New Orleans, Louisiana (CNN) - Mississippi Gov. Haley Barbour exhorted Republicans on Friday to put their ideological differences aside and rally around their eventual presidential nominee with the goal of defeating President Barack Obama in 2012.
"We are not going to have a perfect candidate," Barbour told the Republican Leadership Conference in New Orleans. "There has only been one perfect person that has ever walked on this earth and there's not going to be one who runs for president in 2012."
Barbour, who seriously considered a presidential bid of his own but decided against running, urged Republicans not to "get hung up on purity." Democrats, he said, are eager to see Republicans squabble among themselves and open the door for President Obama to win re-election.
"In politics, purity is a loser," said Barbour, long regarded as one of the GOP's top strategists. Whoever wins the nomination, he said, will be "many multiples better than Barack Obama."
Barbour said the current rifts within the party - divisions that pit populist-minded candidates against those backed by the GOP establishment - are nothing new.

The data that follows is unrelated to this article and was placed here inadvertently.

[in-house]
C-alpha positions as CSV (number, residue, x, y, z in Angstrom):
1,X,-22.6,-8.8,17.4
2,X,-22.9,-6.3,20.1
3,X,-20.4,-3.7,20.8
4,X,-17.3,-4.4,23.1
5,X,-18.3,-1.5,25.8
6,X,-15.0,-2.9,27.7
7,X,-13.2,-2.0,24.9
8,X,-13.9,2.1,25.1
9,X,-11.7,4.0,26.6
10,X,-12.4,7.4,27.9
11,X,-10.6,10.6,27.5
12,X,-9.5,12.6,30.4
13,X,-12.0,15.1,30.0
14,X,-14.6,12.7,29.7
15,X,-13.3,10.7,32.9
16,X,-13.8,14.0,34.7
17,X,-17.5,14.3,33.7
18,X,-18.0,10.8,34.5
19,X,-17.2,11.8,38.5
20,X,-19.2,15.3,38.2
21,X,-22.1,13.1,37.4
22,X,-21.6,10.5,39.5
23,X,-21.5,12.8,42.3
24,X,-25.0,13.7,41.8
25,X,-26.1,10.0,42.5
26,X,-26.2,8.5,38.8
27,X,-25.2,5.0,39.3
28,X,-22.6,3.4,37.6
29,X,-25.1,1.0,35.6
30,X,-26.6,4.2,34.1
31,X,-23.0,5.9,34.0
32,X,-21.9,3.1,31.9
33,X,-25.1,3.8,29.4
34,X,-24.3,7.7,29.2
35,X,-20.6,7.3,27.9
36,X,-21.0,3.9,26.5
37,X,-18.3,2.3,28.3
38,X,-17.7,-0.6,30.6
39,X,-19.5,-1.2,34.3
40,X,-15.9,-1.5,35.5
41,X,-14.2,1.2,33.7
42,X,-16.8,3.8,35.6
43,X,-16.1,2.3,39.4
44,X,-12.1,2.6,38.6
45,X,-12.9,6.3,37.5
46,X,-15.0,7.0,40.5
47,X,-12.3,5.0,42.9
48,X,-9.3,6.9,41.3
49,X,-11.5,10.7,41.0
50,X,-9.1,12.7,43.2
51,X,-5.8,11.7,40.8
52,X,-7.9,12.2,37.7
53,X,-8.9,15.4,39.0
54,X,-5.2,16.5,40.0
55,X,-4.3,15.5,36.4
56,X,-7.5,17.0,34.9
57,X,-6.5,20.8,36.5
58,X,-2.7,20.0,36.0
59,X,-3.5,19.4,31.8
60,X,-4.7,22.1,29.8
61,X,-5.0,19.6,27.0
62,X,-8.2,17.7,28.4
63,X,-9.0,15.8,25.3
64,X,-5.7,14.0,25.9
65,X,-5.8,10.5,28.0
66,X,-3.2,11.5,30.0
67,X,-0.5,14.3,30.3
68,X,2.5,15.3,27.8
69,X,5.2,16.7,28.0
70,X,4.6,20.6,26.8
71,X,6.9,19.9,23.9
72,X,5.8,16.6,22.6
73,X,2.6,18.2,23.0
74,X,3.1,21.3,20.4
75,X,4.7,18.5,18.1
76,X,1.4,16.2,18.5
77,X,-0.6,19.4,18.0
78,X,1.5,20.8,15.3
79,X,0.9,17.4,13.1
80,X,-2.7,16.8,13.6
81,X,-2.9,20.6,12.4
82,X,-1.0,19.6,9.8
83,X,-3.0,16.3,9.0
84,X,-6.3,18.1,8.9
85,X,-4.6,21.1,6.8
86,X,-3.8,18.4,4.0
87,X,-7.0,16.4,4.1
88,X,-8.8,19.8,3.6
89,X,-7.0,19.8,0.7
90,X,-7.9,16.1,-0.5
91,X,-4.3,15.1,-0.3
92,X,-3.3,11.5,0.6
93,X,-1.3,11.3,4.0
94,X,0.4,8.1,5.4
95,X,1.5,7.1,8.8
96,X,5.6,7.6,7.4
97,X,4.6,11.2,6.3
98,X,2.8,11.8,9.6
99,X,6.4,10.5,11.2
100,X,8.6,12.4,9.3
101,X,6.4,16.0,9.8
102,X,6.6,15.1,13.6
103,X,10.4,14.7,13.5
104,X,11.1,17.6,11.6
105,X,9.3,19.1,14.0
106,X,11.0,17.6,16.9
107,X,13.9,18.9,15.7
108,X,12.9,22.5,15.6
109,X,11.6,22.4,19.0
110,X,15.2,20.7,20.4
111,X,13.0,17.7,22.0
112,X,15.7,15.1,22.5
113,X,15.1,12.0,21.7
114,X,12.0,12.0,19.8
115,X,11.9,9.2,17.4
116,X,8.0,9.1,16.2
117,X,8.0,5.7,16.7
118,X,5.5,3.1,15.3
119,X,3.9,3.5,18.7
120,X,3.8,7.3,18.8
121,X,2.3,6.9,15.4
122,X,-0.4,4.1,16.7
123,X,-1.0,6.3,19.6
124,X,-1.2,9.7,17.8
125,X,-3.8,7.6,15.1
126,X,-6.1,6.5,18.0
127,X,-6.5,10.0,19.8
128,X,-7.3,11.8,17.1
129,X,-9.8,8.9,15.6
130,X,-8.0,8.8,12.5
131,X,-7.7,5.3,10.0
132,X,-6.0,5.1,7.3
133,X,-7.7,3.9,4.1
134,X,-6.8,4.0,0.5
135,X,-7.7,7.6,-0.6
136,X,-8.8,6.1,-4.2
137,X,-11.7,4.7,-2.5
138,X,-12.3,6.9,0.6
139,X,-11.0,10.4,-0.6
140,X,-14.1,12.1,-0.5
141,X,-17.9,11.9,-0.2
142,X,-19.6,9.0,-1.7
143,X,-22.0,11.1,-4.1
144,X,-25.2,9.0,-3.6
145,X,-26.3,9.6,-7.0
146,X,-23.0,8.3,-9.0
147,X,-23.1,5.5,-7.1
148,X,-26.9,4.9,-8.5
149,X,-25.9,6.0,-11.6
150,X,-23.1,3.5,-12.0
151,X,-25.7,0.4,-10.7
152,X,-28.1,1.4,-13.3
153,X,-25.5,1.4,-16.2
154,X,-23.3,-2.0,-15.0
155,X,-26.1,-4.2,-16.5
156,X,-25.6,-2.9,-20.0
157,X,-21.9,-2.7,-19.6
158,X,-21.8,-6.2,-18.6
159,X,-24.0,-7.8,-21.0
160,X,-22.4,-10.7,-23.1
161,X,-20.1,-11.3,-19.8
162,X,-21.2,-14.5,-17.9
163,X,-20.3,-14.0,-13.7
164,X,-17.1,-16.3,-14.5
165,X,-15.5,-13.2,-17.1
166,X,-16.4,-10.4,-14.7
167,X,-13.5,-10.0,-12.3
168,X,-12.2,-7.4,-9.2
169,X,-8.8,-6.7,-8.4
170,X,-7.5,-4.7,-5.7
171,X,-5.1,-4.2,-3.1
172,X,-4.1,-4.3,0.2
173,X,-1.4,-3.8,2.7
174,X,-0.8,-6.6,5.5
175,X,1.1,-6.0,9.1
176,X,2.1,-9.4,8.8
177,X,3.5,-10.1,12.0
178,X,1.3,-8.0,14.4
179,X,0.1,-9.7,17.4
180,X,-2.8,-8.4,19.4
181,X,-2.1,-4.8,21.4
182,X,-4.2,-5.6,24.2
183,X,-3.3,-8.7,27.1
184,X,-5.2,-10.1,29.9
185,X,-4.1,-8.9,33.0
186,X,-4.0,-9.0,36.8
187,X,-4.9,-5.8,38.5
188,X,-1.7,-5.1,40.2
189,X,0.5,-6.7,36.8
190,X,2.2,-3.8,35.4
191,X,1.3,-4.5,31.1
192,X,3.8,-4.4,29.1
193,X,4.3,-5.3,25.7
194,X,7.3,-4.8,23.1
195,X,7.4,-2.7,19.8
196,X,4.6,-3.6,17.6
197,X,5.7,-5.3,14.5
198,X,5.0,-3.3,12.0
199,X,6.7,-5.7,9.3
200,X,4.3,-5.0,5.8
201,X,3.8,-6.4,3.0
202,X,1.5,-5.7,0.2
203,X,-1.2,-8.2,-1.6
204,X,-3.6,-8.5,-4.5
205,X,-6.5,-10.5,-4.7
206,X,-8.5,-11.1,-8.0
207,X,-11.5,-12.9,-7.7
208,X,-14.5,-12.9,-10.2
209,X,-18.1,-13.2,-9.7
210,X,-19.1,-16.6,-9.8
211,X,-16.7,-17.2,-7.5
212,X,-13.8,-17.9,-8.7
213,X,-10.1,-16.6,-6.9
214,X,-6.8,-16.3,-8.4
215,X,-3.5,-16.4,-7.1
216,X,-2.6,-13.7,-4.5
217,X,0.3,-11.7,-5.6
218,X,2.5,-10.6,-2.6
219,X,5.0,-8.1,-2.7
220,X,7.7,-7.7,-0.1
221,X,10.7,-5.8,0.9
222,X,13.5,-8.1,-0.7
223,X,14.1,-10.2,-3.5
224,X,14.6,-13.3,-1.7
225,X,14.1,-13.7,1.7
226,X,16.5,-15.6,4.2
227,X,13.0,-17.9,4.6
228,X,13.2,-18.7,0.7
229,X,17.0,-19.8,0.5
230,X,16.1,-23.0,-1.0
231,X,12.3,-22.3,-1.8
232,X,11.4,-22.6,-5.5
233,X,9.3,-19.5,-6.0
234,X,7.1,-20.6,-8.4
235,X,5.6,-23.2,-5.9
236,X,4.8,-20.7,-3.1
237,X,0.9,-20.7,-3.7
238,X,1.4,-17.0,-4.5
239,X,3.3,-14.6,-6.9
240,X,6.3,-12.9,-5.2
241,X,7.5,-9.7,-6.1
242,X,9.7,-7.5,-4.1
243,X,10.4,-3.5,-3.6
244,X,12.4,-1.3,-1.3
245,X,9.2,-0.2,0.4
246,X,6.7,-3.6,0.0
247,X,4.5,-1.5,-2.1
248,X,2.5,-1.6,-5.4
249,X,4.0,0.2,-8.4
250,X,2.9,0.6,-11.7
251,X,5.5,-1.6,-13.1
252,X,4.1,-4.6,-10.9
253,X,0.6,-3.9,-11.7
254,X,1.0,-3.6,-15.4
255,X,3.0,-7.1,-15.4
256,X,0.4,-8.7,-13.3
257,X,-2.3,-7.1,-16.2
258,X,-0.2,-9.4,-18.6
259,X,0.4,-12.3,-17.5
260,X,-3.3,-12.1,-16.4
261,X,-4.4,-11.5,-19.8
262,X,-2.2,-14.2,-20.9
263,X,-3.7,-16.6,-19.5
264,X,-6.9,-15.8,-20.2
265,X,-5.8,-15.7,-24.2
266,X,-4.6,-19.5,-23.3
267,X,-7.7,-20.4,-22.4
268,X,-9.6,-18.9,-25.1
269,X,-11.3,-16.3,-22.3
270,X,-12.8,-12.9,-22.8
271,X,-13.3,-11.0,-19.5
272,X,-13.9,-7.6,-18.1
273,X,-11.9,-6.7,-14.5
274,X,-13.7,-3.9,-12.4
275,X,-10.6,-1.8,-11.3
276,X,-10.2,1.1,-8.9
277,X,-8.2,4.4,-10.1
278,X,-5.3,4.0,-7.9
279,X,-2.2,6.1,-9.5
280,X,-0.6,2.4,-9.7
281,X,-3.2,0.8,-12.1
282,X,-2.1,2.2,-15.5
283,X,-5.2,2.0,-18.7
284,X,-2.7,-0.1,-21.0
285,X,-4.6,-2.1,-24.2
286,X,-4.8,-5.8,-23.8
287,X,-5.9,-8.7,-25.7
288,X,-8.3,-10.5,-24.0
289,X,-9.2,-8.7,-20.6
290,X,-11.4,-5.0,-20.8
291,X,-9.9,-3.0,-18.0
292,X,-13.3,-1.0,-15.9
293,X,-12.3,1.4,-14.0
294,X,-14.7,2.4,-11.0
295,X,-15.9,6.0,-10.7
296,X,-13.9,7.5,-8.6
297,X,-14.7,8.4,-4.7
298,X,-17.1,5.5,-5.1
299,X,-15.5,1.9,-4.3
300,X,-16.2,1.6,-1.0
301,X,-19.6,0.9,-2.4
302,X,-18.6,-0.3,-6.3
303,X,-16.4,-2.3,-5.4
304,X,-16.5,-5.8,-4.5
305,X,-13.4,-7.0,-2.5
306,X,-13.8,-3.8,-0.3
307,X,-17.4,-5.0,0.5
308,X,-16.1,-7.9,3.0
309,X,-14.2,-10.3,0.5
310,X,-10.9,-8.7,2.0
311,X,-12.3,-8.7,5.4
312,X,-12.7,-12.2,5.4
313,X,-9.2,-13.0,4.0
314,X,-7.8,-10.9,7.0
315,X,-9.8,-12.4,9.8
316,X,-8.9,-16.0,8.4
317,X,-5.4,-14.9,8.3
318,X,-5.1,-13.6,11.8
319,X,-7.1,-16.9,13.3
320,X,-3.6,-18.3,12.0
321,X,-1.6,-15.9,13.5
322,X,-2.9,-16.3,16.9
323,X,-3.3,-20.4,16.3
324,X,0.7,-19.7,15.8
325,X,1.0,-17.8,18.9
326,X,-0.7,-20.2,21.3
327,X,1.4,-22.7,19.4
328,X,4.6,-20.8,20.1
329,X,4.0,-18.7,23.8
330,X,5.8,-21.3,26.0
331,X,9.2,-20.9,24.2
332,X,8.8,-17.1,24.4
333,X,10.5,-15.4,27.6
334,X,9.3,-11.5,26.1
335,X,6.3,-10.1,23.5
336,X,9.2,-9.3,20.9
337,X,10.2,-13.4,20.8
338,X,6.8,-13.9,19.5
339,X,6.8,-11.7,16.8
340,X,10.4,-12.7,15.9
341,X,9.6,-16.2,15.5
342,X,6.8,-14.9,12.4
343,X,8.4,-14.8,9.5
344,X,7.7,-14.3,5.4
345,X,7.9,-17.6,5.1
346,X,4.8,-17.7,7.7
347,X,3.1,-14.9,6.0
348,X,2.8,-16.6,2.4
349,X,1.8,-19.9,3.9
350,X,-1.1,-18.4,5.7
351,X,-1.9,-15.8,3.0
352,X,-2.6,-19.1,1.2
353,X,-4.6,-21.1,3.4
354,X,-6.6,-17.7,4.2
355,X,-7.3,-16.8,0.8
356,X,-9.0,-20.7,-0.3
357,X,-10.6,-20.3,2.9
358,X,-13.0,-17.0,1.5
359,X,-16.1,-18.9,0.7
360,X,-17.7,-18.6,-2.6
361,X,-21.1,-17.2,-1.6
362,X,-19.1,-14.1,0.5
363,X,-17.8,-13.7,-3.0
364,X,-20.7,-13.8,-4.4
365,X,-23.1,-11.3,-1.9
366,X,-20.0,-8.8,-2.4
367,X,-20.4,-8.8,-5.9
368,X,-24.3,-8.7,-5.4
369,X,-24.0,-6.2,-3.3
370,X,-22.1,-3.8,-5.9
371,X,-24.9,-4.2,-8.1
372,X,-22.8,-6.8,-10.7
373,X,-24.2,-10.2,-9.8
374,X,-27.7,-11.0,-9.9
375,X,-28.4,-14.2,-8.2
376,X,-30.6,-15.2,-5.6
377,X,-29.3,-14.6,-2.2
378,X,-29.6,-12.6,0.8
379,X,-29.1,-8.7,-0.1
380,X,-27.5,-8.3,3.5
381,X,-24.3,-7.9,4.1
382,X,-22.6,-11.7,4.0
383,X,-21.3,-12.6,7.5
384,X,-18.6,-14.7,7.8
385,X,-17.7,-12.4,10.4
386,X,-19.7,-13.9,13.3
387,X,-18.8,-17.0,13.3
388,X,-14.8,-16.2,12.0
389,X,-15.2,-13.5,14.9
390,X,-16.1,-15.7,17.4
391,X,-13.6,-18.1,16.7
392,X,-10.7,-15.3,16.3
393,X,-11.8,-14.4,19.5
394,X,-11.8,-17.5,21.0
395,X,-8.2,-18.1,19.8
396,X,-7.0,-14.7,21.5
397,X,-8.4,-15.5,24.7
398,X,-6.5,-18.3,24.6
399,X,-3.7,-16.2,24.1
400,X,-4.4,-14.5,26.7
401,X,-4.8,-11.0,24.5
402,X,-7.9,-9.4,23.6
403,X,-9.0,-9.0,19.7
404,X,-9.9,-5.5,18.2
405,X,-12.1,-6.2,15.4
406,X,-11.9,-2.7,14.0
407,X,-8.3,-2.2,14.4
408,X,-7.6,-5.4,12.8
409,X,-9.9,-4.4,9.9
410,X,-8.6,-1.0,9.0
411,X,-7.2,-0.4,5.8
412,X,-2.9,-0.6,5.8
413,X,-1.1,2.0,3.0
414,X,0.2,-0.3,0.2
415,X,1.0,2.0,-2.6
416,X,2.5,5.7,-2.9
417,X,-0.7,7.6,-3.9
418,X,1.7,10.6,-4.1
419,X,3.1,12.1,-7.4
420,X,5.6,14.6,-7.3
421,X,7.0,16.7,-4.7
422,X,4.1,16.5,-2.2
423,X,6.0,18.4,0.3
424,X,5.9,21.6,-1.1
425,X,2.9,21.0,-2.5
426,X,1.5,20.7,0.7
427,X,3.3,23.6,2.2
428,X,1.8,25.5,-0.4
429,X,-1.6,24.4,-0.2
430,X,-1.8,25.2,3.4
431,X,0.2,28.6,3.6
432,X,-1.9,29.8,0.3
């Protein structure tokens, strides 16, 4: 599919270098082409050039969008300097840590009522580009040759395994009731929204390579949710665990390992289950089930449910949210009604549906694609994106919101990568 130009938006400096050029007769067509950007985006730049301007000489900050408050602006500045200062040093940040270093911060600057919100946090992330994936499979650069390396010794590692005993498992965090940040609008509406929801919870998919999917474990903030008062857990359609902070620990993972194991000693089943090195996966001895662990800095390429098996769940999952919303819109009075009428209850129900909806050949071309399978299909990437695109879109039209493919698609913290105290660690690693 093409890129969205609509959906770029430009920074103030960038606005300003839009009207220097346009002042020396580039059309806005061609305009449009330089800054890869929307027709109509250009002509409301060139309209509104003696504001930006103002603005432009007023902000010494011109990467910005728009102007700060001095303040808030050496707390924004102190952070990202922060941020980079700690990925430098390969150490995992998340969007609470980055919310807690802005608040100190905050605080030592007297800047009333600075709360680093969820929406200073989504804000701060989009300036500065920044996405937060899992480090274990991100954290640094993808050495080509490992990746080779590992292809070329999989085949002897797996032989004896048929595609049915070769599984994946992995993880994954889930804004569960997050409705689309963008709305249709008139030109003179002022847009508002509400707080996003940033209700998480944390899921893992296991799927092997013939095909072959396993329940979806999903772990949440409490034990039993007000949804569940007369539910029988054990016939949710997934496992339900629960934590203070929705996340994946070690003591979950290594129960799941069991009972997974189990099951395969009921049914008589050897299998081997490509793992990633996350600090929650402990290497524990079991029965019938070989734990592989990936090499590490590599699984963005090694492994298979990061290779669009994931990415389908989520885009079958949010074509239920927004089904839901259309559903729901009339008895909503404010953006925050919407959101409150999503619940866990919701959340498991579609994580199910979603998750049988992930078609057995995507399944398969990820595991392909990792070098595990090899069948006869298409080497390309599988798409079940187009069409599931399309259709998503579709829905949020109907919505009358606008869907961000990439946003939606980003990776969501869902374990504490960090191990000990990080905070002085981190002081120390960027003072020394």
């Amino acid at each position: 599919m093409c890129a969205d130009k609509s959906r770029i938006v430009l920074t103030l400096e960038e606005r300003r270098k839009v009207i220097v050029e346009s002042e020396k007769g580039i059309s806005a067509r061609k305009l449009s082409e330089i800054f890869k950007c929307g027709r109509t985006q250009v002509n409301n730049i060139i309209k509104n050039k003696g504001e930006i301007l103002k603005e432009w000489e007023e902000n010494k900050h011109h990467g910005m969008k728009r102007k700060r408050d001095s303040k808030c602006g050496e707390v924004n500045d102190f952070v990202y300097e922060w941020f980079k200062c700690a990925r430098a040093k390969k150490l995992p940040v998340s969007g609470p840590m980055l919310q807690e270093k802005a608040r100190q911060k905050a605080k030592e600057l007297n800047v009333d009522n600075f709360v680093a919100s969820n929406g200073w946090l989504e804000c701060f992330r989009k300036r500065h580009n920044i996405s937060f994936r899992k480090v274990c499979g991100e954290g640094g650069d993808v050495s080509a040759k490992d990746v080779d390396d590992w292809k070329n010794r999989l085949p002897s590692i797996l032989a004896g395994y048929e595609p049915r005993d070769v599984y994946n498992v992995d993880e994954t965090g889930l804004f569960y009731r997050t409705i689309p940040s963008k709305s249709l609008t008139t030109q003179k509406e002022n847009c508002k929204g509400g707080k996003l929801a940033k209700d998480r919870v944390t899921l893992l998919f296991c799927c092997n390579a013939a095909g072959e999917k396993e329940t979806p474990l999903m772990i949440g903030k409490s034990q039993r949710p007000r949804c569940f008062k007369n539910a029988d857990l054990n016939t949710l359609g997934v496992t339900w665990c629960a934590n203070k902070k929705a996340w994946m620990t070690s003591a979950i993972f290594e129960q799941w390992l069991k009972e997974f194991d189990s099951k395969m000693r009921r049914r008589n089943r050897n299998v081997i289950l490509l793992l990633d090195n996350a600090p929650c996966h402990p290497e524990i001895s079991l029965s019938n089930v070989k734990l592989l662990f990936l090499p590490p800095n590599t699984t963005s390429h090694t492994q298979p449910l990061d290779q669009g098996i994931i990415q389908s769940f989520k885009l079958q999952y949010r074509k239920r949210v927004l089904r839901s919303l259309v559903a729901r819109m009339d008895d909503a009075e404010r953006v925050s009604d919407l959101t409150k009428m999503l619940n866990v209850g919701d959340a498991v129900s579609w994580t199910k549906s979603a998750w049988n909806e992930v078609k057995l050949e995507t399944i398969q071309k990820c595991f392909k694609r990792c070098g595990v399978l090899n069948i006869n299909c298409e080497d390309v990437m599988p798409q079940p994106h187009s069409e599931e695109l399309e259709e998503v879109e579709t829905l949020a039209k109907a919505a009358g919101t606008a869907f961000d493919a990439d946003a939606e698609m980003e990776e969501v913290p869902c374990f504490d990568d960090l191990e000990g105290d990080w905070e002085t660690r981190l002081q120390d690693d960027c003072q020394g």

He told reporters after his speech that Americans want a president with "plain-spoken, common sense solutions," not an ideologue.
"People want a president who gets things done," he said. "They are tired of happy talk."
Barbour also said he expects other Republicans to join the 2012 race, a departure from the emerging consensus in Washington just weeks ago that the GOP field was settled.
Of course, that was before Sarah Palin's bus tour, former House Speaker Newt Gingrich's campaign implosion and the sudden emergence of Texas Gov. Rick Perry as a credible potential candidate.
Barbour said there is a chance Perry will run and said he "would be a serious candidate" if he decides to join the nomination fight.
"I think people have several weeks to consider running, whether or not to run," Barbour said. "Obviously the better known, or the more access to resources a candidate has, the later that candidate can wait. I think there is still plenty of time and I think there are likely to be other candidates."
Asked if Palin could raise the kind of money to be competitive, Barbour chuckled in agreement.
"She could raise enough money to burn a wet mule," he said.